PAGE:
Not all territorial surnames indicate noble lineage. In some cases, territorial surnames were held by tenants of very low birth who followed the owners of the land they lived on. These tenants rarely had any kinship with the noble landowners.
Other Scottish names are “topographic names”, where names refer to the physical features of a site such as glades or lakes. Others are connected to man-made structures in the area, such as “Wood” or “Shaw”.
There are some surnames in Scotland that are classified as regional or ethnic surnames. These surnames were originally used to refer to the origin of its bearer. These are most likely to indicate descent from foreigners who migrated to Scotland and eventually settled there. Examples of these kinds of surnames are Fleming and Scott.
Bynames are names that occur in areas of the country where there were few surnames being used. These bynames were added to a person’s name to distinguish them from other people with the same name.
Bynames were most common in the northeast of Scotland, where fishing communities would tack the names of their fishing boats to their names. These bynames eventually became their surnames.
Examples of Scottish family bynames taken from nicknames are Campbell (taken from the Gaelic word for “crooked mouth”), Little, and Armstrong.
We’ve listed the 20 most common surnames according to new data published from a 2020 report, courtesy National Records of Scotland. Surnames that occurred fewer than ten times total annually will not appear in the report for that year. Different spellings are also counted separately.
The names Smith, Brown, and Wilson top the list as the three most common surnames in Scotland’s General Register Office. Full surname data reveals that one in every eight Scottish surnames begins with Mac or Mc.
The data published from Scotland’s registers of Births, Marriages, and Deaths count surnames of each child for births, of the bride and groom for marriages, and the deceased for deaths. However, this report may not represent the surnames of Scotland’s population as a whole. This is because these registers include the surnames of non-residents who were born, married, or died in Scotland.
Scotland’s registers also exclude the surnames of residents who were born, married, or died outside of Scotland. Some age groups in Scotland also have very low birth, death, and marriage rates.
Scottish surnames were influenced by the languages of people who migrated to its different territories. Here are three of the most common foreign and regional influences to Scottish surnames.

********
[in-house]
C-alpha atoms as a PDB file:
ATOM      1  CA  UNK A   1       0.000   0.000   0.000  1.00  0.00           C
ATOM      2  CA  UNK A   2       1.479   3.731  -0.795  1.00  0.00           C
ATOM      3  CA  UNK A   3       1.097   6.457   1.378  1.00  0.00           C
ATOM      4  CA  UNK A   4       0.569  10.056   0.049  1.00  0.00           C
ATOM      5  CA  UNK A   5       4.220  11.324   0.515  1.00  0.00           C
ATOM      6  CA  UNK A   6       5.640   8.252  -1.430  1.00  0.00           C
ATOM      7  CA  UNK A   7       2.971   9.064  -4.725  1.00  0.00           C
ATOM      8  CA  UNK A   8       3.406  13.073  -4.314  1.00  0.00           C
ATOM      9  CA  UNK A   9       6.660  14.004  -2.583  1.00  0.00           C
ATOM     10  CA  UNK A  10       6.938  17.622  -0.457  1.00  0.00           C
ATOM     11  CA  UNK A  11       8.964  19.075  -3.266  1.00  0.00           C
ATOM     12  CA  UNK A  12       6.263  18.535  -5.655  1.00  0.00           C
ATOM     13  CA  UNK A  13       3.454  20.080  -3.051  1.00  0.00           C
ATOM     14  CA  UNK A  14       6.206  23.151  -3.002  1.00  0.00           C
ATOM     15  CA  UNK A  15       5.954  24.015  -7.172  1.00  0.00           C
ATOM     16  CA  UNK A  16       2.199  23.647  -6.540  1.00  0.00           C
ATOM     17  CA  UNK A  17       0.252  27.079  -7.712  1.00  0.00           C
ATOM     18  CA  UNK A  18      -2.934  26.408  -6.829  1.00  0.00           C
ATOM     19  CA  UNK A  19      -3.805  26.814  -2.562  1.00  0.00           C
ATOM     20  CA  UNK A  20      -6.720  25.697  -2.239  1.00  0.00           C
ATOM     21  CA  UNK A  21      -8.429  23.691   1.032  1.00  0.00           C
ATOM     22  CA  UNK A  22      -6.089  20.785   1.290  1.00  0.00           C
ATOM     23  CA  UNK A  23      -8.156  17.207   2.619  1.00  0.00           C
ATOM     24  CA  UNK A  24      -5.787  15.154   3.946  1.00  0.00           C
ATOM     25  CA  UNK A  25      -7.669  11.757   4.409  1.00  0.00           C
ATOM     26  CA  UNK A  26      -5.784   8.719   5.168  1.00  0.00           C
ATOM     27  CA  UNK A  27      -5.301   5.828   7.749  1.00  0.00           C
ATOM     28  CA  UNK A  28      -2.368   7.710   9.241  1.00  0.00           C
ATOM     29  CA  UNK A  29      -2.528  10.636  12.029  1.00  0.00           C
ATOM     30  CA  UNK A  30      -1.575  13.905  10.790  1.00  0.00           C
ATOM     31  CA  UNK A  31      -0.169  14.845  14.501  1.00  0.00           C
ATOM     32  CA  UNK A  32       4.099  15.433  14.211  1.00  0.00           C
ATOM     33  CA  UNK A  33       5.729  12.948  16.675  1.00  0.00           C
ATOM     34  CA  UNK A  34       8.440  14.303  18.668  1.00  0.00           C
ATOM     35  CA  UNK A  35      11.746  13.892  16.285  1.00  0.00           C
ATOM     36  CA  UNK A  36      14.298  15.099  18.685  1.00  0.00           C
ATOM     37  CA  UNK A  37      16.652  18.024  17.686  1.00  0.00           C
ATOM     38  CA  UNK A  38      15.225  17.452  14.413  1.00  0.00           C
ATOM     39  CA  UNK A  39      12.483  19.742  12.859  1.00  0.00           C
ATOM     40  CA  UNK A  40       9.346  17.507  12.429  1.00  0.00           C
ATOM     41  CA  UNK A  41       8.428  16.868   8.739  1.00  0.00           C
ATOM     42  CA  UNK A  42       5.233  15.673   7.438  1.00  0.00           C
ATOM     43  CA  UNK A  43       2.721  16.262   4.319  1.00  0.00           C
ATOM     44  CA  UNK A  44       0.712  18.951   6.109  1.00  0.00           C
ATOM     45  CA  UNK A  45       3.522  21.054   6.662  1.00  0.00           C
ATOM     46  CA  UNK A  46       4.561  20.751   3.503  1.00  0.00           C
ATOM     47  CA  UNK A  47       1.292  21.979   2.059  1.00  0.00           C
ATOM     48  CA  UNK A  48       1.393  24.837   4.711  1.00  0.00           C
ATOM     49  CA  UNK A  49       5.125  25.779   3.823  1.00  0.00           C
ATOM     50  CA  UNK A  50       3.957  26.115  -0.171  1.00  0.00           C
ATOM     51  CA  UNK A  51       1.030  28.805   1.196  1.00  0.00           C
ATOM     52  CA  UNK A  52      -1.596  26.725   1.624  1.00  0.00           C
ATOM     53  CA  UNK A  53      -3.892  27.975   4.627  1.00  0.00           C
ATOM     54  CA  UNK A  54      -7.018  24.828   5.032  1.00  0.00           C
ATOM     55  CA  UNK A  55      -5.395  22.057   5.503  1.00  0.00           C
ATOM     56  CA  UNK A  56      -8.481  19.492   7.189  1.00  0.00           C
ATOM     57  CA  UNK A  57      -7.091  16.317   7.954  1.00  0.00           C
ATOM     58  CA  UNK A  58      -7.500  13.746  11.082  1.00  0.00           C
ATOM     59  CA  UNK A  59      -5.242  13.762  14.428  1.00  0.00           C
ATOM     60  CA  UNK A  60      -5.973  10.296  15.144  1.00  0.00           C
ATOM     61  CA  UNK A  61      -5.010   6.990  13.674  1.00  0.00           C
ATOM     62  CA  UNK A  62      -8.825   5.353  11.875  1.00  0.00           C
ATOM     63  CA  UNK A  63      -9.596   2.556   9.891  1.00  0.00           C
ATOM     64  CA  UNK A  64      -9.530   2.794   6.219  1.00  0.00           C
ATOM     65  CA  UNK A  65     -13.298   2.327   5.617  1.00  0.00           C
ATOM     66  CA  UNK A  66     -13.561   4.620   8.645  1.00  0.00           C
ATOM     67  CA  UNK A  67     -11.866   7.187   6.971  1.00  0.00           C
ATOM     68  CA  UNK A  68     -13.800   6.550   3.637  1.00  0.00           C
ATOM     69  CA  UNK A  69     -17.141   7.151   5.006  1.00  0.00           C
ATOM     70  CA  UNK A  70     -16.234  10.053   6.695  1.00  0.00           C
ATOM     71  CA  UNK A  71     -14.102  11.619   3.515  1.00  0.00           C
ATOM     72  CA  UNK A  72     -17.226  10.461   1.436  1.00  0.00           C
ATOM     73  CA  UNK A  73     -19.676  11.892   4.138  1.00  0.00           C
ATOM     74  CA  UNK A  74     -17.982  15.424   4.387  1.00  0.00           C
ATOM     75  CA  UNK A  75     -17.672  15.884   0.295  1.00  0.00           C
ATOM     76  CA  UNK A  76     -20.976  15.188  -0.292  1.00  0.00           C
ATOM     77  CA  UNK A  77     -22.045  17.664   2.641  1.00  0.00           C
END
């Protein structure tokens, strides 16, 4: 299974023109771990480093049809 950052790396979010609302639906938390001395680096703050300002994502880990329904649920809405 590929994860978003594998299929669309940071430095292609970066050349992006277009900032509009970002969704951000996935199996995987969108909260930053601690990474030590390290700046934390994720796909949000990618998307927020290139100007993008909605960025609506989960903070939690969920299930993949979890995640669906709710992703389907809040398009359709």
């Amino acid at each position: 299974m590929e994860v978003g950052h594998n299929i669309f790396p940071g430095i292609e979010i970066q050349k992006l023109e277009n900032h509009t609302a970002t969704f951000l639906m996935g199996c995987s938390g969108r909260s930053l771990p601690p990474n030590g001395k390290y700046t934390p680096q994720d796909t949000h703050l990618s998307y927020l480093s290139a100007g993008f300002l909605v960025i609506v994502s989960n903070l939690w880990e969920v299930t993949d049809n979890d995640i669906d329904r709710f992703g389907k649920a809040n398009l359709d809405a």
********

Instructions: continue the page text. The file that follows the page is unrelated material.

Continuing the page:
Nearly every name brought to England and Scotland by the Normans were territorial names, taken from the continental lands of nobles. In families that used patronyms, a man would assume a last name from the lands that he would acquire in Britain.
There were three types of Norman patronyms: Germanic names with roots in Frankish names; other Germanic names with Norse roots; and Latin or Greek names that were religious in origin. The Normans were also responsible for introducing many diminutive suffixes in Scotland’s common surnames, such as “-el”, “-et”, “-ett”, “-ot”, “-at”, “-en”, “-in”, and “-uc”.
An interesting example of a common surname in Scotland with Angle-Norman roots is “Fraser”. It originates from the French word “fraise” which means strawberry.
In Scotland’s northern Hebrides, many surnames have Gaelicised Norse origins, such as MacAmhlaigh, which became Macaulay; and MacLeoid, which became Macleod. Some surnames that the English or Anglo-Normans brought to Scotland in the Middle Ages are derived from Norse personal names.
The prefix “Mac” in a name doesn’t always indicate that the name is patronymic. There are some forms of the Scottish surnames MacBeth and MacRae that have their roots in the personal Gaelic names of “Mac-bethad” and “Mac-raith”. In these cases, the prefix of “Mac” means “pupil” or “disciple”.
Not all surnames that start with “Mac” have Irish roots. Along Scotland’s Lowland border, “Mac” was added to diminutives of personal names that were not Gaelic, such as “McRitchie” or “MacWillie”.
Scotland’s full surname data shows that many people have names derived from their trade or clan descent. However, there are many similar surnames that have no kinship with each other. To get a clearer picture, you’ll have to trace the National Records of Scotland and its registers for births, marriages, and deaths.
If your family’s name is among the most common surnames we’ve listed, you’ll have to dig deeper to trace your lineage. A great way to start is by looking at your family photos. Have your old photos restored and colorized by a professional studio like Image Restoration Center. These restored pictures are a good starting point for swapping stories with relatives and learning more about your history!